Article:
R Sam Dexter v Secretary of State for Justice

JurisdictionEngland & Wales
CourtQueen's Bench Division (Administrative Court)
JudgeKate Grange
Judgment Date20 November 2020
Neutral Citation[2020] EWHC 3184 (Admin)
Docket NumberCase No: CO/1705/2020
Date20 November 2020

[2020] EWHC 3184 (Admin)

IN THE HIGH COURT OF JUSTICE

QUEEN'S BENCH DIVISION

ADMINISTRATIVE COURT

Royal Courts of Justice

Strand, London, WC2A 2LL

Before:

Kate Grange QC (sitting as a Deputy Judge of the High Court)

Case No: CO/1705/2020

Between:
The Queen on the application of Sam Dexter
Claimant
and
Secretary of State for Justice
Defendant

and

The Parole Board of England and Wales
Interested Party

Philip Rule (instructed by Duncan Lewis Solicitors) for the Claimant

Julian Blake (instructed by the Government Legal Department) for the Defendant

Hearing date: 21 October 2020

FINAL JUDGMENT

Kate Grange QC (sitting as a Deputy Judge of the High Court):

INTRODUCTION

1

The Claimant, Mr Dexter, was convicted of serious violent and sexual offences and given an indeterminate sentence for public protection (“an IPP”) with a minimum custodial term of 6 years, less time on remand. Having served the term specified, his case was reviewed by the Parole Board. After he had spent a period of time in open prison conditions pursuant to their recommendation, the Parole Board concluded that detention was no longer necessary for the protection of the public and directed him to be released, subject to additional licence conditions, including a period of residence at Norfolk Park Approved Premises (“AP”) in Sheffield. The Claimant had to wait just over 2 1/2 months (81 days) for a bed at Norfolk Park AP before he was released. His claim relates to that period of detention which he challenges as unlawful detention.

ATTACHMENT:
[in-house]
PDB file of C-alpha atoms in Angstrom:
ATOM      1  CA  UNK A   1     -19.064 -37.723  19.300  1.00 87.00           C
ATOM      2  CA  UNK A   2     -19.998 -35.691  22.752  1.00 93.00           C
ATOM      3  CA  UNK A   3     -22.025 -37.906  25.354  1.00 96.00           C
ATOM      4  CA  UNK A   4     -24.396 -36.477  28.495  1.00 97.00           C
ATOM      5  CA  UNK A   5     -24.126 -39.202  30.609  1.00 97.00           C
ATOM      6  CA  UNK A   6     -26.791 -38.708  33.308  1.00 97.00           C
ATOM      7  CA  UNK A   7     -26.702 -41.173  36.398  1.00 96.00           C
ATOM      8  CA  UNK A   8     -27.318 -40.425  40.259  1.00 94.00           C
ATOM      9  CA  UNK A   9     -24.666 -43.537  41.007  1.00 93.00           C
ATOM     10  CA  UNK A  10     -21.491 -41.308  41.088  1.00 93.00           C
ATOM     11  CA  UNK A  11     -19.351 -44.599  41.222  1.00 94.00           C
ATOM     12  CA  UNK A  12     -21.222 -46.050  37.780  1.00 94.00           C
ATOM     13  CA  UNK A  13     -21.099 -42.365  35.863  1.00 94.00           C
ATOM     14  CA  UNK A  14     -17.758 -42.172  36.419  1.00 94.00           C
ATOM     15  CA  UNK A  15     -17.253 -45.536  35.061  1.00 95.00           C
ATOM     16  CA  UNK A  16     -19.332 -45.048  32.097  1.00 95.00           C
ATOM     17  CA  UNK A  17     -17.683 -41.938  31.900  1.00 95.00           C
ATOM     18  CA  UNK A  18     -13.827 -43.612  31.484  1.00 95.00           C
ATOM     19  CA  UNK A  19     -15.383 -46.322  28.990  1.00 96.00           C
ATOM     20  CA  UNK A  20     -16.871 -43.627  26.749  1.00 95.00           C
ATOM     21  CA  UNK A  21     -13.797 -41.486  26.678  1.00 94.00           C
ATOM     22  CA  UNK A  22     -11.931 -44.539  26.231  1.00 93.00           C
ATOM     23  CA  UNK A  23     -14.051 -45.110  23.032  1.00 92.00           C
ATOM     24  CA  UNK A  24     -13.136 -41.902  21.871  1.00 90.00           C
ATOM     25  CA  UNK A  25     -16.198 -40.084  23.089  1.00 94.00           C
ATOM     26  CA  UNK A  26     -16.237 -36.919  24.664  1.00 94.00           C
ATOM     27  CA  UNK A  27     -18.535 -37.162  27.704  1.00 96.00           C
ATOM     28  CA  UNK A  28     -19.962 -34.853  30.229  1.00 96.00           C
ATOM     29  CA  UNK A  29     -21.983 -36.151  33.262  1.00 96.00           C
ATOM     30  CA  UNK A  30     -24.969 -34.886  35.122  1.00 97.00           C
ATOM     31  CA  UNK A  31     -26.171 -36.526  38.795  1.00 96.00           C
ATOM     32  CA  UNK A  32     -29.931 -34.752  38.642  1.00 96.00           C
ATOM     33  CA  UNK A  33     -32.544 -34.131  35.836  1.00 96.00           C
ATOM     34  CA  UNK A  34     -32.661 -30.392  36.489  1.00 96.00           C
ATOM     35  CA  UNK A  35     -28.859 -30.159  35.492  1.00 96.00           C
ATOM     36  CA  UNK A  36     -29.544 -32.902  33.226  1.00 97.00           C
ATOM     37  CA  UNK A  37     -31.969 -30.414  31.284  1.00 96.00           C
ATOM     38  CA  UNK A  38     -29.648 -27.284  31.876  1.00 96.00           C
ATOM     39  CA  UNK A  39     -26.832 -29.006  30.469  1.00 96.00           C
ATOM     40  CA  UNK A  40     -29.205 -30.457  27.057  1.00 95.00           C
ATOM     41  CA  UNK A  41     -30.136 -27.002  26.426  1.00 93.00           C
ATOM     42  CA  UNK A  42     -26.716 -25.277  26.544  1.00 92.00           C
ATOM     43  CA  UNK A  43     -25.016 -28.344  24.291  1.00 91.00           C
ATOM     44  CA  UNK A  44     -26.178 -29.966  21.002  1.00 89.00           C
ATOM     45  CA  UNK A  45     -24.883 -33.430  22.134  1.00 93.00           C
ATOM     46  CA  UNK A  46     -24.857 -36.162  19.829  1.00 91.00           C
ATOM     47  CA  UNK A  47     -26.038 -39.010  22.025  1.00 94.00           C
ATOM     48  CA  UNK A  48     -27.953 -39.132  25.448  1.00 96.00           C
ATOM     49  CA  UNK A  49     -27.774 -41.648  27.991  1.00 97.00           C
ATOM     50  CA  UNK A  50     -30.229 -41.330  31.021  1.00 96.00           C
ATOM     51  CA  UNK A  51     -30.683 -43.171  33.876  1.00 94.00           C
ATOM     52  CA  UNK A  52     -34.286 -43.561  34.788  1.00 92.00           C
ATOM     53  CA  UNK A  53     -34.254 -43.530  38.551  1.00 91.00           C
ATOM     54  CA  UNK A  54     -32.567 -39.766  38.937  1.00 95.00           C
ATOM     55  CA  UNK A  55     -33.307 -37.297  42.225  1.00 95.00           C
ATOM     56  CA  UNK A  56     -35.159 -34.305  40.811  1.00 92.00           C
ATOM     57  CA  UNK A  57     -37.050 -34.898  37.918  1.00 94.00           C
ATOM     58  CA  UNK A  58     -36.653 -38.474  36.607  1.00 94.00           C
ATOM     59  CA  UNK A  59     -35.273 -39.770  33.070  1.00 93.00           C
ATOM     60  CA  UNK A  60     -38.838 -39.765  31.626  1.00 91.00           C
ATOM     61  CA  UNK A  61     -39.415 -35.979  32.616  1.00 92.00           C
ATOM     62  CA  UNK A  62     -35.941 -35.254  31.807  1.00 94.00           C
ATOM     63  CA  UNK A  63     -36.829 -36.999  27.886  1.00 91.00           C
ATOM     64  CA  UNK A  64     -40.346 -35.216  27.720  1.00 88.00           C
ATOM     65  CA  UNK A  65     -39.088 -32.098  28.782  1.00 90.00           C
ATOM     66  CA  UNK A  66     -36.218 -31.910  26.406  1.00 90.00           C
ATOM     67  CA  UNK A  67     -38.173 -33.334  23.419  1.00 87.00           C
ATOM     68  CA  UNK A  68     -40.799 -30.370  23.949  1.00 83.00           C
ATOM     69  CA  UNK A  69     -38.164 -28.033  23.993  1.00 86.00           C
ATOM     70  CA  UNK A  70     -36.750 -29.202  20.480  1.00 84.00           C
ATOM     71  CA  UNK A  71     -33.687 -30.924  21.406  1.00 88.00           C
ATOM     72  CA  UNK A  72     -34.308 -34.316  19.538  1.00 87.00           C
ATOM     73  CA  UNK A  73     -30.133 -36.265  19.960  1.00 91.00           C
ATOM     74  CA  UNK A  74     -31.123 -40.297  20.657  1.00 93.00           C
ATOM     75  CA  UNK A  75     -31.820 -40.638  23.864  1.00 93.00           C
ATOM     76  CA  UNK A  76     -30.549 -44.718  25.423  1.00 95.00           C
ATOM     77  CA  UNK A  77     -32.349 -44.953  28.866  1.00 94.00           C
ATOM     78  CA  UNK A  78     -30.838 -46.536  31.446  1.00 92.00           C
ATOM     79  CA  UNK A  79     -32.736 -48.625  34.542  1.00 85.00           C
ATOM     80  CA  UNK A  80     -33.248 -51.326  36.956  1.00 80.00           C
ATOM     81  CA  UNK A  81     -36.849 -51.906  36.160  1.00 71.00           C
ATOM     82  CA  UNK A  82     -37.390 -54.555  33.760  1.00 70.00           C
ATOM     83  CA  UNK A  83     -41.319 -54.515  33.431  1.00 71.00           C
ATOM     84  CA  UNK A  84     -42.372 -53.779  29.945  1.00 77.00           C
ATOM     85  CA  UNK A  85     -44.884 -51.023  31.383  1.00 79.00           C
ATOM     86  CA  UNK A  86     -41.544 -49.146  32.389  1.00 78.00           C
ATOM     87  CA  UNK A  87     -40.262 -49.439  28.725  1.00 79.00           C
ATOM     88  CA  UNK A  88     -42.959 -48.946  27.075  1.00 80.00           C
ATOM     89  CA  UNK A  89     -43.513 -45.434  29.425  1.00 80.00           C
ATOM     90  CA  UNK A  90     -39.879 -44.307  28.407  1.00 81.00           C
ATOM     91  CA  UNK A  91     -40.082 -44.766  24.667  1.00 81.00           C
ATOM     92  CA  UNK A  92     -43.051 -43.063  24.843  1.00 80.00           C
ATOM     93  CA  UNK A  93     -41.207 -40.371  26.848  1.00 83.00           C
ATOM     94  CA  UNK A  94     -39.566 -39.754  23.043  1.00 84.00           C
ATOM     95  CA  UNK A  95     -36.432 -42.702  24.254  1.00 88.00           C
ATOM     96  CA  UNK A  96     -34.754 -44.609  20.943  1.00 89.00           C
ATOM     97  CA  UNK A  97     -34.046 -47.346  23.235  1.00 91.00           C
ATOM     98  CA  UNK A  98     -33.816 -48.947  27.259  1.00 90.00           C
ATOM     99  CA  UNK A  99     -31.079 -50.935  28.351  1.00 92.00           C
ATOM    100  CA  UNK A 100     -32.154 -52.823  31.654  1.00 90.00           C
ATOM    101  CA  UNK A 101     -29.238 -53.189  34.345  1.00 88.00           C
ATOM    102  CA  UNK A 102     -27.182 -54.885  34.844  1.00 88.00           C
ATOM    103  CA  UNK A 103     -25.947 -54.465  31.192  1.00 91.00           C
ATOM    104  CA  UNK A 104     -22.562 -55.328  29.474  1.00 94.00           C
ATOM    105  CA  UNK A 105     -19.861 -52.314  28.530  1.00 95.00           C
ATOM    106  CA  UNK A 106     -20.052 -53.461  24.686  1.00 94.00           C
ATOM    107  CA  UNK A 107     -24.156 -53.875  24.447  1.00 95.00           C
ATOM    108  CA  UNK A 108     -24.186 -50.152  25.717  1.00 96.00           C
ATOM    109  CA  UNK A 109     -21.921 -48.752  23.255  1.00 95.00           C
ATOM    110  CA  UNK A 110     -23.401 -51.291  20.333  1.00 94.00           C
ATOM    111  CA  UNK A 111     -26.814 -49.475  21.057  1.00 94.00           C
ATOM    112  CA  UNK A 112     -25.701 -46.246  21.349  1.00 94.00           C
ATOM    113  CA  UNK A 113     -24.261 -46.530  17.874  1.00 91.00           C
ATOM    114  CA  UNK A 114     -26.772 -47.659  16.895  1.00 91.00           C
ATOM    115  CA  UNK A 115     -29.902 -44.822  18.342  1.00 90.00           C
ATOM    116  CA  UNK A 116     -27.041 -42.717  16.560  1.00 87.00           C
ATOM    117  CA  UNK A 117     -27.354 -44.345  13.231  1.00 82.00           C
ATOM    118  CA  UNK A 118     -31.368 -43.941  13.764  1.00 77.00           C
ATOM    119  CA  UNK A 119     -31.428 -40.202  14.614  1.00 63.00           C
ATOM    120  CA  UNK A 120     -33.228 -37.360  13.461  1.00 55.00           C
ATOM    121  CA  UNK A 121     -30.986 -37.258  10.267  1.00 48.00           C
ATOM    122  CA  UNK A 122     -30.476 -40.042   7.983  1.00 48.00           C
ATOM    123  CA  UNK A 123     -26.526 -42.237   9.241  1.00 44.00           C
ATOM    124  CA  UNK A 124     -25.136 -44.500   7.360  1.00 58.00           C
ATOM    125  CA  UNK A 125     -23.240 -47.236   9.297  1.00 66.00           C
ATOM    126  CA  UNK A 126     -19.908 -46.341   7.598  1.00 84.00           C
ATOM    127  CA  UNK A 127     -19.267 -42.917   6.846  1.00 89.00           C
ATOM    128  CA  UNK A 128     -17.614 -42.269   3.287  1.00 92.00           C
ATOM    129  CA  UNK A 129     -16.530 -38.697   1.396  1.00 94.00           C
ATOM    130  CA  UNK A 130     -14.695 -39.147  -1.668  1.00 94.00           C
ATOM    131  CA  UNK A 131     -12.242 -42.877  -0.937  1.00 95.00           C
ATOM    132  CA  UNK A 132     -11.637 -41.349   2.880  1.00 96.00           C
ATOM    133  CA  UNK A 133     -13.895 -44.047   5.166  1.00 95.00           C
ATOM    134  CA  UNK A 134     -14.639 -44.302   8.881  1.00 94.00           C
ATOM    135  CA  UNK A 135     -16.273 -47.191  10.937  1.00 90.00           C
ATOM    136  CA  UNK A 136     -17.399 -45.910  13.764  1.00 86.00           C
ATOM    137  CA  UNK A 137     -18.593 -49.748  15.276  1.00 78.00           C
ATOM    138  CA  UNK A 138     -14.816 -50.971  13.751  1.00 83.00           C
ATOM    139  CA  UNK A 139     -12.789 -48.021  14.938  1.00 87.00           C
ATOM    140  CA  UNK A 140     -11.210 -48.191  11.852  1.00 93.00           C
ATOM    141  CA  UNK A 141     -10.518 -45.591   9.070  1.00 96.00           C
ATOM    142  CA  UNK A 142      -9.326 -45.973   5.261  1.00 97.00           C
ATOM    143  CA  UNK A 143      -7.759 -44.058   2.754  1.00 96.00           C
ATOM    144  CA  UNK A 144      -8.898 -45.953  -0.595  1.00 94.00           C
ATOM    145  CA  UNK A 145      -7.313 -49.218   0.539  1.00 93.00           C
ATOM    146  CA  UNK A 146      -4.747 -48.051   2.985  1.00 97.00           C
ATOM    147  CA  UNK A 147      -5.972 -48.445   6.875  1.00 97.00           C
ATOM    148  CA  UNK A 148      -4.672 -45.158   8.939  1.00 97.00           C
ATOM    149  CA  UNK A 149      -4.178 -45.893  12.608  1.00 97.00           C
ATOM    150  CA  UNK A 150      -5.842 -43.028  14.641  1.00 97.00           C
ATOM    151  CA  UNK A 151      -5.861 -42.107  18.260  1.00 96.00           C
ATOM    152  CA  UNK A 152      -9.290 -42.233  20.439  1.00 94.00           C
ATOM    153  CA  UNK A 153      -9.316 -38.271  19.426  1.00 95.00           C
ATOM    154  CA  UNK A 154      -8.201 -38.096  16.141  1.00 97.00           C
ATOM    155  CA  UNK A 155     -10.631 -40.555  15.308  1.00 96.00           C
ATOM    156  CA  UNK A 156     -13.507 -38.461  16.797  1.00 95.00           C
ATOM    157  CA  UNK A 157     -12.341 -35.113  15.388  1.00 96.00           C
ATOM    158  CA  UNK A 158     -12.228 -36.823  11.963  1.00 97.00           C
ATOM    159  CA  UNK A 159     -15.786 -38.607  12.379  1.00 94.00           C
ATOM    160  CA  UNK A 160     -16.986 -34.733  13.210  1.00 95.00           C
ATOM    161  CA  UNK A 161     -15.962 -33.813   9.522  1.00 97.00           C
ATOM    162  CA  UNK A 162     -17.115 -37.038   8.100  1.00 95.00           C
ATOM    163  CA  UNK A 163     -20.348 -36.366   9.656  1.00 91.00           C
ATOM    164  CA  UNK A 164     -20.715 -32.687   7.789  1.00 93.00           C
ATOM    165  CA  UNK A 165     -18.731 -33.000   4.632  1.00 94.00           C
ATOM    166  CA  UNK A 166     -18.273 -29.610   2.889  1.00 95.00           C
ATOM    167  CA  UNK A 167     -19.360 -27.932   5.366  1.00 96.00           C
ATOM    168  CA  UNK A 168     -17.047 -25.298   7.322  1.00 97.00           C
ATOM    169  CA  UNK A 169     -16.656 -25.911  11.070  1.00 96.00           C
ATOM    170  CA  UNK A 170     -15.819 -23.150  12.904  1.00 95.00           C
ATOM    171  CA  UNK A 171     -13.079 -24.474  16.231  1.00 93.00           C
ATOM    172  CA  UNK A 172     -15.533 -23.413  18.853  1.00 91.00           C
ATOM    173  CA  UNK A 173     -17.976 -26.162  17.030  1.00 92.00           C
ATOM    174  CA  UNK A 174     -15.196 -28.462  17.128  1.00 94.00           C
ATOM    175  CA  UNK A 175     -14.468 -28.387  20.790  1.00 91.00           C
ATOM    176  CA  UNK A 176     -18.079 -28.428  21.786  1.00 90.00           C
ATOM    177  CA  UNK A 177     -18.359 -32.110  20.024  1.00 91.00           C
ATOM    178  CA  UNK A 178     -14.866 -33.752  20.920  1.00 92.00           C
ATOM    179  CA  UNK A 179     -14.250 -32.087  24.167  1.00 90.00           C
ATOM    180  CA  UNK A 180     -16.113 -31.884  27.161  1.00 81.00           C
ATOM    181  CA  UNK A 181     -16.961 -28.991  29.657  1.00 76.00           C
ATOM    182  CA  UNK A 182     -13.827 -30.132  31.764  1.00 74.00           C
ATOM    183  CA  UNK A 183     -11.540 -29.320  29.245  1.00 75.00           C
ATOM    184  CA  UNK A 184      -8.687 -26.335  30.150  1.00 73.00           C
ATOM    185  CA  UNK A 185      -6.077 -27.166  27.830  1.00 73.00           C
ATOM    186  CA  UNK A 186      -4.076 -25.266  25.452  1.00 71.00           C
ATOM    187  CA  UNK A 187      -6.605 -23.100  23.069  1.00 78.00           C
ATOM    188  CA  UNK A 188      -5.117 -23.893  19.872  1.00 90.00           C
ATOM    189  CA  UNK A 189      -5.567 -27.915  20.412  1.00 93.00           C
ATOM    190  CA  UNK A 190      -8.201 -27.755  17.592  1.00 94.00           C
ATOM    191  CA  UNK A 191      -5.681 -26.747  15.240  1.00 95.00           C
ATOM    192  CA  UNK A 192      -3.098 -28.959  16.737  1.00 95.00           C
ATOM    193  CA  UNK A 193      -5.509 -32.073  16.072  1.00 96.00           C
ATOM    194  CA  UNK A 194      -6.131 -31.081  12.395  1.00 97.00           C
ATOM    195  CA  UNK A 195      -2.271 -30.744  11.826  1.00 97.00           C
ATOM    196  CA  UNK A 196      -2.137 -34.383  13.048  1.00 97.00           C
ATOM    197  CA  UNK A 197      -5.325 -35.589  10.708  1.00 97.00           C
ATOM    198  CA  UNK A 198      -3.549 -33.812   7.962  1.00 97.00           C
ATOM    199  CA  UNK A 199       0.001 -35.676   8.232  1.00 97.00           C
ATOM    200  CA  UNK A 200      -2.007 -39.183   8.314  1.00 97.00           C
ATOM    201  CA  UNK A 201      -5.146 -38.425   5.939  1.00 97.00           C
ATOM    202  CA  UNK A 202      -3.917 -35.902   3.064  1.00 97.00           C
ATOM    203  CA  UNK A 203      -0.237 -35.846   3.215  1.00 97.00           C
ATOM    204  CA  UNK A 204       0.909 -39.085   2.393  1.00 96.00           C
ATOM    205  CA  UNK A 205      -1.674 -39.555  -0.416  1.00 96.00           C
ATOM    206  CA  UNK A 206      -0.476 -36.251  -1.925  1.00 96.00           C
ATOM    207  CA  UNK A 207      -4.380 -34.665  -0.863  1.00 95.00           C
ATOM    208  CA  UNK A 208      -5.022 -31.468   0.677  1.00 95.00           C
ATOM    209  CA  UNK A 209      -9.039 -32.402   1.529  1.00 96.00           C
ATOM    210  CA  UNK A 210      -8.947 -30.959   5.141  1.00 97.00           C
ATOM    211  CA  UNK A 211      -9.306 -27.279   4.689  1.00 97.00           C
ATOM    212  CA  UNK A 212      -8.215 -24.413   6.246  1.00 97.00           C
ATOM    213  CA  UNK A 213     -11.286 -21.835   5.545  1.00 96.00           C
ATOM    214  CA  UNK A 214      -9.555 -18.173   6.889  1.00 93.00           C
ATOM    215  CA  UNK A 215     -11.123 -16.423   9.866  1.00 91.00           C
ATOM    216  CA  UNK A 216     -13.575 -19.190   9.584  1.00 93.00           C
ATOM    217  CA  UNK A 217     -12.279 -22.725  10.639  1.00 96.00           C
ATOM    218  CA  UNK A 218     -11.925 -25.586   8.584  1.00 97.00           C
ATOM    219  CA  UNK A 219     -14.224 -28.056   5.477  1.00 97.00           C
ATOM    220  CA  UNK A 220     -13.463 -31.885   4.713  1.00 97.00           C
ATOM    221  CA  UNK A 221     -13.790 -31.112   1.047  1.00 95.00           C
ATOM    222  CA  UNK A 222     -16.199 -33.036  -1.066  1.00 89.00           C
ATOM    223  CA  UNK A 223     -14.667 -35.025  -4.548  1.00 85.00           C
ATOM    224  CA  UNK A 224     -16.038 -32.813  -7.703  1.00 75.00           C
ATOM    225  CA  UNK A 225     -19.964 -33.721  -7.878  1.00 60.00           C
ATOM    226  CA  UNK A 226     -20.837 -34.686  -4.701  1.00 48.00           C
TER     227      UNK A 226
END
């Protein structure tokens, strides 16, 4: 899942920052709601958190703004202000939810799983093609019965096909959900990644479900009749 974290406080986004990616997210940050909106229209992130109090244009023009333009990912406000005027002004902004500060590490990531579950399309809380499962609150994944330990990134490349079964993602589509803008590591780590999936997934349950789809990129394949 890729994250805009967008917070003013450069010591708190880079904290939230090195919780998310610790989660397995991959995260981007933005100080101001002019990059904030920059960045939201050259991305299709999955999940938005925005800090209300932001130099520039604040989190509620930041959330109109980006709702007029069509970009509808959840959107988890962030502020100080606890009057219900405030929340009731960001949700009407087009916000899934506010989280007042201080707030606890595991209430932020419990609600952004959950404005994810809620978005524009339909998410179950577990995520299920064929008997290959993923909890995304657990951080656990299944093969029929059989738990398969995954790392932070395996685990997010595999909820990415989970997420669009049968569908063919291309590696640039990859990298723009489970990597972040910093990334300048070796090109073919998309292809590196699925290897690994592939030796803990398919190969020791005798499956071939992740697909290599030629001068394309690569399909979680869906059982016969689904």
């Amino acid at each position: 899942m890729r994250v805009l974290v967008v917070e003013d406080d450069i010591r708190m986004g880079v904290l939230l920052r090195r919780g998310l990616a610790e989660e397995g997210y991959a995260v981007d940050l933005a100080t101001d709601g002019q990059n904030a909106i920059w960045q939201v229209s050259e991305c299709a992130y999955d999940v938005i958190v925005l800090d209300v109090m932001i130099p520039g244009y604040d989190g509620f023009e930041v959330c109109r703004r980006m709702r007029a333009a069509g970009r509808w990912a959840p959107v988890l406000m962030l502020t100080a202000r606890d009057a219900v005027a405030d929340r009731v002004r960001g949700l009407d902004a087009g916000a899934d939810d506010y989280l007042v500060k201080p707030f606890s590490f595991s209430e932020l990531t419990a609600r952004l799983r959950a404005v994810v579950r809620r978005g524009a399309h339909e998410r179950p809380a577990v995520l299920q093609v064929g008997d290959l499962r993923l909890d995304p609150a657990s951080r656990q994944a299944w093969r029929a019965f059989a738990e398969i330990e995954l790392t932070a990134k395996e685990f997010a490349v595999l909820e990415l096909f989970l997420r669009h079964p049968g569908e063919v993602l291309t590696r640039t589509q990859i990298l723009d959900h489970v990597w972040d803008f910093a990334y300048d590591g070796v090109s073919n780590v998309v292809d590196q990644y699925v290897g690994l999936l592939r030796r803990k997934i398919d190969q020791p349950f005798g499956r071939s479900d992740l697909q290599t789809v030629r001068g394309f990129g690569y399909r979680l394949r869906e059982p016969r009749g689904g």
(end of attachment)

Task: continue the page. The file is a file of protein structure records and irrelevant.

2

His claim is advanced under three main headings, which reflect the pleaded grounds for judicial review, as follows:

i) Ground 1: failure to effect the Claimant's release within a reasonable time. The delay is said to be in breach of public law duties and/or in breach of section 28(5) of the Crime (Sentences) Act 1997.

ii) Ground 2: “negligent detention”.

iii) Ground 3: Unlawful detention contrary to Article 5 ECHR.

PROCEDURAL HISTORY

3

On 11 May 2020 the Claimant filed an application for judicial review accompanied by an application for expedition as he remained in prison at that time. On 12 May 2020 Johnson J ordered that the application for permission for judicial review and (if granted) the substantive judicial review should be heard at a rolled up hearing on 22 May 2020. The Claimant was released to Norfolk Park AP on 21 May 2020 and the hearing was subsequently adjourned and re-listed by an order of Knowles J dated 16 June 2020. An application by the Defendant for the matter to proceed to a written permission decision was refused by Goose J on 13 July 2020. The rolled up hearing came before me on 21 October 2020.

4

Mr Dexter has provided a witness statement dated 19 May 2020 and he also relies on a statement from his solicitor, Ms Sangeetha Vairavamoorthy, dated 21 August 2020. The Secretary of State relies on two witness statements, the first from Mr Ian York, Head of the Public Protection Casework Section in the Public Protection Group at Her Majesty's Prison and Probation Service, dated 19 May 2020 and the second from Ms Joanne Oliver, Head of Operations for Residential and Accommodation Support Services at Her Majesty's Prison and Probation Service (HMPPS), dated 12 October 2020.